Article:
Self-Care Tip #219 – Check your read. Be a friend to yourself.
I’ve been reading the comments on suicide, thinking and reading and starting who knows how many posts for today, but just couldn’t pull it together. I spent my time rather drawn to the same words that I hear so many others say as well in clinic, in church, on the street, in the home. Instead of seeing them find their place in me like I normally do with this kind of crowd, the words kept their space; word-snobs – crutch, selfish, dependent, moral and other words, dusting and reapplying in their reflection.
I had to think, “Why? Why am I staring like this?” And so the rest of the day, I perused those thoughts, licked my finger, flick, next, paper-cut and so on. After all, this is SELF-care I’m talking about, implying I am starting with me.
At last, after rereading yesterdays and past comments, I found the shame I was avoiding. Why I feel shame about these things isn’t important in this post. (Maybe another post. So if you have nothing else to keep you reading, you’ll have that dish to bait you.)
Shame comes when implied or direct judgment creeps into our space. It herds us. We are bullied and lose our personal boundaries. It touches and violates. That is what shame does. Any time our perception of freedom feels threatened, it is normal to want to defend ourselves. Separating from stigma is a normal response.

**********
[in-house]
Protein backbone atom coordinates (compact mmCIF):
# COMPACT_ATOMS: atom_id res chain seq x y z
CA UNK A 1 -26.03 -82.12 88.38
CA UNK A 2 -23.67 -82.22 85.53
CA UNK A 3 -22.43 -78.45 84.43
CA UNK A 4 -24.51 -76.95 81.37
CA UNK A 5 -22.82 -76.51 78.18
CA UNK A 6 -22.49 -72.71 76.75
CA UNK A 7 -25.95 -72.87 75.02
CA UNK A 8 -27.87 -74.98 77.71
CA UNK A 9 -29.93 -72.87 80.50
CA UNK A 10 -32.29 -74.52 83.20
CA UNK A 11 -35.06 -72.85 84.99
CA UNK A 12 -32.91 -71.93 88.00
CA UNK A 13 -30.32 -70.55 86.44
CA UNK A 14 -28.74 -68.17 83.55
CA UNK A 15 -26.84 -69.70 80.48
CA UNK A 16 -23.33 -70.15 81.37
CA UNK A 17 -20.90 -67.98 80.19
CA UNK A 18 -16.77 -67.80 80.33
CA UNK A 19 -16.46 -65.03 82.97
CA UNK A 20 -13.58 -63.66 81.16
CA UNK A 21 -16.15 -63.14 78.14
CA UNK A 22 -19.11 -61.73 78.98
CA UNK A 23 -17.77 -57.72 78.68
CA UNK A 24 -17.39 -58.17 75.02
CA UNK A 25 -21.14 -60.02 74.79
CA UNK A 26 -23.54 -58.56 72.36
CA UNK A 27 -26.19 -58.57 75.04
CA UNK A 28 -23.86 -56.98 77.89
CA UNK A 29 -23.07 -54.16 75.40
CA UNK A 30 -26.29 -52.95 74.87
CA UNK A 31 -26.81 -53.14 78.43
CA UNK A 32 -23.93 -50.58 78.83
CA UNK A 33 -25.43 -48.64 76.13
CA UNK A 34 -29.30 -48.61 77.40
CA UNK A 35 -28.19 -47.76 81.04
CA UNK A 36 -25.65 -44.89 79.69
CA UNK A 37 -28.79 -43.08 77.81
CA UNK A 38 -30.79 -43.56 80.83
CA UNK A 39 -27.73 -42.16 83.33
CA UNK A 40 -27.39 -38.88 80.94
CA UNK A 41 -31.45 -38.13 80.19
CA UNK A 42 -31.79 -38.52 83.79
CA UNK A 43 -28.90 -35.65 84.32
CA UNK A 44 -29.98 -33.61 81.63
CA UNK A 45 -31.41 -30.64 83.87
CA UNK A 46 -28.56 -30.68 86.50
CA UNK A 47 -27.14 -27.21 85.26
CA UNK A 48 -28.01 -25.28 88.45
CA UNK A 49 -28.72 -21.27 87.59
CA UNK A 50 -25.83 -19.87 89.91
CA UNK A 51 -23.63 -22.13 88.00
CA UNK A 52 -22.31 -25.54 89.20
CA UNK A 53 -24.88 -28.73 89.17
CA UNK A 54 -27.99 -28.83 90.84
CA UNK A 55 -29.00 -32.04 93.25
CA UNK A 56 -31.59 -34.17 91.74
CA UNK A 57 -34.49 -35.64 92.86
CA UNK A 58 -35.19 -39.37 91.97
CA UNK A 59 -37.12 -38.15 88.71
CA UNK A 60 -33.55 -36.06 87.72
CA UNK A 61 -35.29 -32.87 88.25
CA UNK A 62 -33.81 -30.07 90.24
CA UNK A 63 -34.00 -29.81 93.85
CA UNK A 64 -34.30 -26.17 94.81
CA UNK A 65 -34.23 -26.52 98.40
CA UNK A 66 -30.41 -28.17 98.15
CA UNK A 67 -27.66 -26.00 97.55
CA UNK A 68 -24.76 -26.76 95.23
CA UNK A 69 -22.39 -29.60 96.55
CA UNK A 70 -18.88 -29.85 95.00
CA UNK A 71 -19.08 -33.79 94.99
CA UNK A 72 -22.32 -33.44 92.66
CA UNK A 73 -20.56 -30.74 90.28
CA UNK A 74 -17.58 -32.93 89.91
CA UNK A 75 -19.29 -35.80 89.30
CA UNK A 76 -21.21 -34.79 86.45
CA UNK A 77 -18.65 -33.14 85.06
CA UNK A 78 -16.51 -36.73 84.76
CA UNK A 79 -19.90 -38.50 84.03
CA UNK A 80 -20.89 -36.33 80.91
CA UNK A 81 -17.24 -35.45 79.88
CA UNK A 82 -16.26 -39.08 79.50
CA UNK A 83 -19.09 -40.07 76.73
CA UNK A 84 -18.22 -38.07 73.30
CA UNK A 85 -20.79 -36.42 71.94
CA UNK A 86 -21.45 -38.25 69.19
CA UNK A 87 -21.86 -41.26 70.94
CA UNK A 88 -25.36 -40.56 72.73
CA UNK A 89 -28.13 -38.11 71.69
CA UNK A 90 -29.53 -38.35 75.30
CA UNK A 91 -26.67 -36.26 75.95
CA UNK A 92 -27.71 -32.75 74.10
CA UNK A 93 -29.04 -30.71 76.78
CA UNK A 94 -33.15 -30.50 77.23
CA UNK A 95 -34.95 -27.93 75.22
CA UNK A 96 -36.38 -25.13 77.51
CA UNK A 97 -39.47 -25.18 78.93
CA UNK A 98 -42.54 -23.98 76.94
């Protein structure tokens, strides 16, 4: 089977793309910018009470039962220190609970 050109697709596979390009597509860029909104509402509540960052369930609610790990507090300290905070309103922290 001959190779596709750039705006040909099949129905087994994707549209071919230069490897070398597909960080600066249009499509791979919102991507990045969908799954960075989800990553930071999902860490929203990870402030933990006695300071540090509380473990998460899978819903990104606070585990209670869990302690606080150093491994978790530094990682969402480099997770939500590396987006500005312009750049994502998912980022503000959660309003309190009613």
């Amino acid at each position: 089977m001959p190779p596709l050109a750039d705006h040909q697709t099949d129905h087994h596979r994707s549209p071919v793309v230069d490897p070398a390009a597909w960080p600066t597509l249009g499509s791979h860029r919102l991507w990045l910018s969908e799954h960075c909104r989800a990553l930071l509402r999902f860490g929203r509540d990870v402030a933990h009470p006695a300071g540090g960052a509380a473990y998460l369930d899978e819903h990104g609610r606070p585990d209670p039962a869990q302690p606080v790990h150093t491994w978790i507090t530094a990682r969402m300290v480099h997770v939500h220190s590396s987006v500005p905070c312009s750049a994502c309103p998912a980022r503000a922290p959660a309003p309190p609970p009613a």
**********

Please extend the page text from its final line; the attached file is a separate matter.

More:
Claiming the shame, however, isn’t forced on us. It is our choice. Once we own the shame, then wanting to get away from reminders of it, of course, is natural for anyone. But jog back and see. The perception of shame was never forced on us. We are free. We are free to feel, to perceive, to believe, to choose or to stop rubbernecking at the sparkling drama.
He made me so mad…!
She really hurt me.
You ruined my life!
I don’t want to take medications because my husband makes fun of me.
I take Prozac but I don’t have mental illness. I’d be ashamed to…
It is a normal response to not want to be in the space where we feel these things. That is natural and what many have thought worth fighting for. But what if our perception, our Sixth Sense, wasn’t getting a good read? A war might have been avoided. Our lives might be lived differently.
We really are free, already, to choose.
Question: How do you see shame affecting your ability to be friendly with yourself? Or others? How have different perceptions put you in a place that felt more free and safe? Please tell me your story.
- Run Away, Run Away, Run Away Home! (psychologytoday.com)
- Dealing with Shame in your Daily Life (faithallen.wordpress.com)
- Leah Anthony Libresco: In Defense of Shame (huffingtonpost.com)